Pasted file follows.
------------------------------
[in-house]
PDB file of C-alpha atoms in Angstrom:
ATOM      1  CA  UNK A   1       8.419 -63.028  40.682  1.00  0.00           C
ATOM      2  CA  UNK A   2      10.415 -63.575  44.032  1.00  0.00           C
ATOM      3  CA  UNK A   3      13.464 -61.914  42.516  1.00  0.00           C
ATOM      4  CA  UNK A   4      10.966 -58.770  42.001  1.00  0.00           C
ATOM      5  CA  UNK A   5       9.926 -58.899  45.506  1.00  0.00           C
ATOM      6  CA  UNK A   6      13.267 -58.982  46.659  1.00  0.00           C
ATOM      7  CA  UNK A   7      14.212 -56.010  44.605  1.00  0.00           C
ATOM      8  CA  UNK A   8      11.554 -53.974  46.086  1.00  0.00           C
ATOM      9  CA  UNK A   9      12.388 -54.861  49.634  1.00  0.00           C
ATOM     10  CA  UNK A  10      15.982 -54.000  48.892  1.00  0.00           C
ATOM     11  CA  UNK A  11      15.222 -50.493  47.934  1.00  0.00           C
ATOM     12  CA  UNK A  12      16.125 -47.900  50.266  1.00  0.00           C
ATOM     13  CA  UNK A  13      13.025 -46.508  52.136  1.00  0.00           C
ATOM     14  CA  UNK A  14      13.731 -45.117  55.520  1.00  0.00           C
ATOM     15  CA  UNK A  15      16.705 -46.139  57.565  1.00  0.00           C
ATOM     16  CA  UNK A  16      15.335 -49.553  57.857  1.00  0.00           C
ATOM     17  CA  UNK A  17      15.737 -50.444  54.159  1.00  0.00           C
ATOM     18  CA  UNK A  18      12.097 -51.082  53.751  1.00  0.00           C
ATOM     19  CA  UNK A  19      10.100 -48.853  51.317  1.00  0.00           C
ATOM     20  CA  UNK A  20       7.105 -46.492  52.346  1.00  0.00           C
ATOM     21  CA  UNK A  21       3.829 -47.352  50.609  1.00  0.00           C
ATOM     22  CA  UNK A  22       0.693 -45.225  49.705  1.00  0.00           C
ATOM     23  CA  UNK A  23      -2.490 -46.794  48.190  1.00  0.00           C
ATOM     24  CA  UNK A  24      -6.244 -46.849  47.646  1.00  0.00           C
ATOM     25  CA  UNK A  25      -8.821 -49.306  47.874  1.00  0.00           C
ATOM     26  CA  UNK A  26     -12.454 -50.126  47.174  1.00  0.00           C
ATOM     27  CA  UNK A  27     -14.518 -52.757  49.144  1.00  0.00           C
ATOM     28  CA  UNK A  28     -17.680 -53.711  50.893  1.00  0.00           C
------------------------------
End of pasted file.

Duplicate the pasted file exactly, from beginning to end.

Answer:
[in-house]
PDB file of C-alpha atoms in Angstrom:
ATOM      1  CA  UNK A   1       8.419 -63.028  40.682  1.00  0.00           C
ATOM      2  CA  UNK A   2      10.415 -63.575  44.032  1.00  0.00           C
ATOM      3  CA  UNK A   3      13.464 -61.914  42.516  1.00  0.00           C
ATOM      4  CA  UNK A   4      10.966 -58.770  42.001  1.00  0.00           C
ATOM      5  CA  UNK A   5       9.926 -58.899  45.506  1.00  0.00           C
ATOM      6  CA  UNK A   6      13.267 -58.982  46.659  1.00  0.00           C
ATOM      7  CA  UNK A   7      14.212 -56.010  44.605  1.00  0.00           C
ATOM      8  CA  UNK A   8      11.554 -53.974  46.086  1.00  0.00           C
ATOM      9  CA  UNK A   9      12.388 -54.861  49.634  1.00  0.00           C
ATOM     10  CA  UNK A  10      15.982 -54.000  48.892  1.00  0.00           C
ATOM     11  CA  UNK A  11      15.222 -50.493  47.934  1.00  0.00           C
ATOM     12  CA  UNK A  12      16.125 -47.900  50.266  1.00  0.00           C
ATOM     13  CA  UNK A  13      13.025 -46.508  52.136  1.00  0.00           C
ATOM     14  CA  UNK A  14      13.731 -45.117  55.520  1.00  0.00           C
ATOM     15  CA  UNK A  15      16.705 -46.139  57.565  1.00  0.00           C
ATOM     16  CA  UNK A  16      15.335 -49.553  57.857  1.00  0.00           C
ATOM     17  CA  UNK A  17      15.737 -50.444  54.159  1.00  0.00           C
ATOM     18  CA  UNK A  18      12.097 -51.082  53.751  1.00  0.00           C
ATOM     19  CA  UNK A  19      10.100 -48.853  51.317  1.00  0.00           C
ATOM     20  CA  UNK A  20       7.105 -46.492  52.346  1.00  0.00           C
ATOM     21  CA  UNK A  21       3.829 -47.352  50.609  1.00  0.00           C
ATOM     22  CA  UNK A  22       0.693 -45.225  49.705  1.00  0.00           C
ATOM     23  CA  UNK A  23      -2.490 -46.794  48.190  1.00  0.00           C
ATOM     24  CA  UNK A  24      -6.244 -46.849  47.646  1.00  0.00           C
ATOM     25  CA  UNK A  25      -8.821 -49.306  47.874  1.00  0.00           C
ATOM     26  CA  UNK A  26     -12.454 -50.126  47.174  1.00  0.00           C
ATOM     27  CA  UNK A  27     -14.518 -52.757  49.144  1.00  0.00           C
ATOM     28  CA  UNK A  28     -17.680 -53.711  50.893  1.00  0.00           C